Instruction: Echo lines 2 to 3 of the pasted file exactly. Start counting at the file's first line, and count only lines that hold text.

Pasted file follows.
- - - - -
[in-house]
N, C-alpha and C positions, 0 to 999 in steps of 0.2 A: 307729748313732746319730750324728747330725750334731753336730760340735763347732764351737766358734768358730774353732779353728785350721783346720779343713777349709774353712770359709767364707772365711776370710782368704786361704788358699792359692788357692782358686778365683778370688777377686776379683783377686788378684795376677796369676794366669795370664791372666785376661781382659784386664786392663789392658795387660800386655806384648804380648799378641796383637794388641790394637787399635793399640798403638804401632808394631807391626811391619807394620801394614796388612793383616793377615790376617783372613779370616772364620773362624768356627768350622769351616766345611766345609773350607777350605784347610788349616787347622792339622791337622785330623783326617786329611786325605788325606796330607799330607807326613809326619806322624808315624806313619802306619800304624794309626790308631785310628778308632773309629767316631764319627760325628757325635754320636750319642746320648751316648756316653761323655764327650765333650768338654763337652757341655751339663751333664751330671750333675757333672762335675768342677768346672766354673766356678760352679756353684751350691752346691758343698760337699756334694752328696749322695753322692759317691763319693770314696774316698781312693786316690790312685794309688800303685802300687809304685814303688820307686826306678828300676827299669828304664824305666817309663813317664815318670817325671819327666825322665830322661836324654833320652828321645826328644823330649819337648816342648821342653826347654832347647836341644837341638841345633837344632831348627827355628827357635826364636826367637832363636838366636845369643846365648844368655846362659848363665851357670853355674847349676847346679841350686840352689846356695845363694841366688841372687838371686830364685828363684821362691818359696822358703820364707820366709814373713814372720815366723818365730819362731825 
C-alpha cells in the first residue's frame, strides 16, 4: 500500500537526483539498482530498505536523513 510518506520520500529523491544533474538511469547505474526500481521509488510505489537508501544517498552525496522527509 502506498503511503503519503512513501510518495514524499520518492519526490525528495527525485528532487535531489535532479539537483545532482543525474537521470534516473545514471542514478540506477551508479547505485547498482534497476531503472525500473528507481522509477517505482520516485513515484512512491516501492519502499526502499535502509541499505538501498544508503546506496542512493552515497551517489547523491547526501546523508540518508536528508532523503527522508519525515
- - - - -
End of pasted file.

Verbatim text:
N, C-alpha and C positions, 0 to 999 in steps of 0.2 A: 307729748313732746319730750324728747330725750334731753336730760340735763347732764351737766358734768358730774353732779353728785350721783346720779343713777349709774353712770359709767364707772365711776370710782368704786361704788358699792359692788357692782358686778365683778370688777377686776379683783377686788378684795376677796369676794366669795370664791372666785376661781382659784386664786392663789392658795387660800386655806384648804380648799378641796383637794388641790394637787399635793399640798403638804401632808394631807391626811391619807394620801394614796388612793383616793377615790376617783372613779370616772364620773362624768356627768350622769351616766345611766345609773350607777350605784347610788349616787347622792339622791337622785330623783326617786329611786325605788325606796330607799330607807326613809326619806322624808315624806313619802306619800304624794309626790308631785310628778308632773309629767316631764319627760325628757325635754320636750319642746320648751316648756316653761323655764327650765333650768338654763337652757341655751339663751333664751330671750333675757333672762335675768342677768346672766354673766356678760352679756353684751350691752346691758343698760337699756334694752328696749322695753322692759317691763319693770314696774316698781312693786316690790312685794309688800303685802300687809304685814303688820307686826306678828300676827299669828304664824305666817309663813317664815318670817325671819327666825322665830322661836324654833320652828321645826328644823330649819337648816342648821342653826347654832347647836341644837341638841345633837344632831348627827355628827357635826364636826367637832363636838366636845369643846365648844368655846362659848363665851357670853355674847349676847346679841350686840352689846356695845363694841366688841372687838371686830364685828363684821362691818359696822358703820364707820366709814373713814372720815366723818365730819362731825 
C-alpha cells in the first residue's frame, strides 16, 4: 500500500537526483539498482530498505536523513 510518506520520500529523491544533474538511469547505474526500481521509488510505489537508501544517498552525496522527509 502506498503511503503519503512513501510518495514524499520518492519526490525528495527525485528532487535531489535532479539537483545532482543525474537521470534516473545514471542514478540506477551508479547505485547498482534497476531503472525500473528507481522509477517505482520516485513515484512512491516501492519502499526502499535502509541499505538501498544508503546506496542512493552515497551517489547523491547526501546523508540518508536528508532523503527522508519525515